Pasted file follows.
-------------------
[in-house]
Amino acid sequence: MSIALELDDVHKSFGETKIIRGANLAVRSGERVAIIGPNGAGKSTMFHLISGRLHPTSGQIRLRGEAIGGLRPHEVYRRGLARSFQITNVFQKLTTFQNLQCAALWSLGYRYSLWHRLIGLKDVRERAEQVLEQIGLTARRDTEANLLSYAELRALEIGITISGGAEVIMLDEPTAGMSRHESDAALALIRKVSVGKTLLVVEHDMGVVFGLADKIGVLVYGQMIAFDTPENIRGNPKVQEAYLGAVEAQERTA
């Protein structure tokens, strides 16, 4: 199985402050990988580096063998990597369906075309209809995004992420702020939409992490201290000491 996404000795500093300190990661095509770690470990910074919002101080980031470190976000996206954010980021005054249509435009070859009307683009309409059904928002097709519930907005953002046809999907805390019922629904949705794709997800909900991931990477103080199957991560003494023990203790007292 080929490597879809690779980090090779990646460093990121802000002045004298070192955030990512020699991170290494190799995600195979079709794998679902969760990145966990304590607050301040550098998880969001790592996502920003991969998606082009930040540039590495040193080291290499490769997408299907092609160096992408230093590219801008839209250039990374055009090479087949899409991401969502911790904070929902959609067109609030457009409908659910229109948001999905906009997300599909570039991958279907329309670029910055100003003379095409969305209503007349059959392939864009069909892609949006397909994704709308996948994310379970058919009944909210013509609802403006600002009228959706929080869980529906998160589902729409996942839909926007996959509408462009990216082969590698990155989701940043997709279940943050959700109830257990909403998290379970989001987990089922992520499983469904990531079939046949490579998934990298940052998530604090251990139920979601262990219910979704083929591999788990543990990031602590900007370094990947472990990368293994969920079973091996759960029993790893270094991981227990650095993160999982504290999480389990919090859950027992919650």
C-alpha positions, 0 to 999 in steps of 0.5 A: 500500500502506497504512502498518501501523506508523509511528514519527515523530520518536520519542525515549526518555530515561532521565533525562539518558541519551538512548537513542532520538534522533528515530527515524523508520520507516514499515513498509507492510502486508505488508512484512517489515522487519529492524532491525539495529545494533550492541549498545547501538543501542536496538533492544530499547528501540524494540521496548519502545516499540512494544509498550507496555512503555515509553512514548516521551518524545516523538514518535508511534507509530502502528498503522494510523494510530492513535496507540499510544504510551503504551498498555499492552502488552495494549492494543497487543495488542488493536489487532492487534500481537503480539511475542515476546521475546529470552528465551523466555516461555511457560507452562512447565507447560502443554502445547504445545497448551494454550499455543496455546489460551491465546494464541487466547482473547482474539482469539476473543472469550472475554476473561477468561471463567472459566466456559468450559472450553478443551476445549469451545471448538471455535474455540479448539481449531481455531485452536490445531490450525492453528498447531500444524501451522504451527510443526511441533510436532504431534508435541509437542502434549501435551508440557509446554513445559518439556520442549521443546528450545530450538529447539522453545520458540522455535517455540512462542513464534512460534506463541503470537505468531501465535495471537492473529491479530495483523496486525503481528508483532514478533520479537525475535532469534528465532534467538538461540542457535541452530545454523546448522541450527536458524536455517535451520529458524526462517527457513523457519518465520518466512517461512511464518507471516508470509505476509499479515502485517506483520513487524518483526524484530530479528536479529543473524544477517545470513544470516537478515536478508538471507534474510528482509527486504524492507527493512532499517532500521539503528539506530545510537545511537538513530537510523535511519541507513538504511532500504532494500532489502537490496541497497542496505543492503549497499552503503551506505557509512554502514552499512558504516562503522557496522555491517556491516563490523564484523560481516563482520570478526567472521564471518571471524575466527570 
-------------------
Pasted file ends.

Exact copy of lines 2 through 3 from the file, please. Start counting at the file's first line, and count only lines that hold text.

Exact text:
Amino acid sequence: MSIALELDDVHKSFGETKIIRGANLAVRSGERVAIIGPNGAGKSTMFHLISGRLHPTSGQIRLRGEAIGGLRPHEVYRRGLARSFQITNVFQKLTTFQNLQCAALWSLGYRYSLWHRLIGLKDVRERAEQVLEQIGLTARRDTEANLLSYAELRALEIGITISGGAEVIMLDEPTAGMSRHESDAALALIRKVSVGKTLLVVEHDMGVVFGLADKIGVLVYGQMIAFDTPENIRGNPKVQEAYLGAVEAQERTA
């Protein structure tokens, strides 16, 4: 199985402050990988580096063998990597369906075309209809995004992420702020939409992490201290000491 996404000795500093300190990661095509770690470990910074919002101080980031470190976000996206954010980021005054249509435009070859009307683009309409059904928002097709519930907005953002046809999907805390019922629904949705794709997800909900991931990477103080199957991560003494023990203790007292 080929490597879809690779980090090779990646460093990121802000002045004298070192955030990512020699991170290494190799995600195979079709794998679902969760990145966990304590607050301040550098998880969001790592996502920003991969998606082009930040540039590495040193080291290499490769997408299907092609160096992408230093590219801008839209250039990374055009090479087949899409991401969502911790904070929902959609067109609030457009409908659910229109948001999905906009997300599909570039991958279907329309670029910055100003003379095409969305209503007349059959392939864009069909892609949006397909994704709308996948994310379970058919009944909210013509609802403006600002009228959706929080869980529906998160589902729409996942839909926007996959509408462009990216082969590698990155989701940043997709279940943050959700109830257990909403998290379970989001987990089922992520499983469904990531079939046949490579998934990298940052998530604090251990139920979601262990219910979704083929591999788990543990990031602590900007370094990947472990990368293994969920079973091996759960029993790893270094991981227990650095993160999982504290999480389990919090859950027992919650």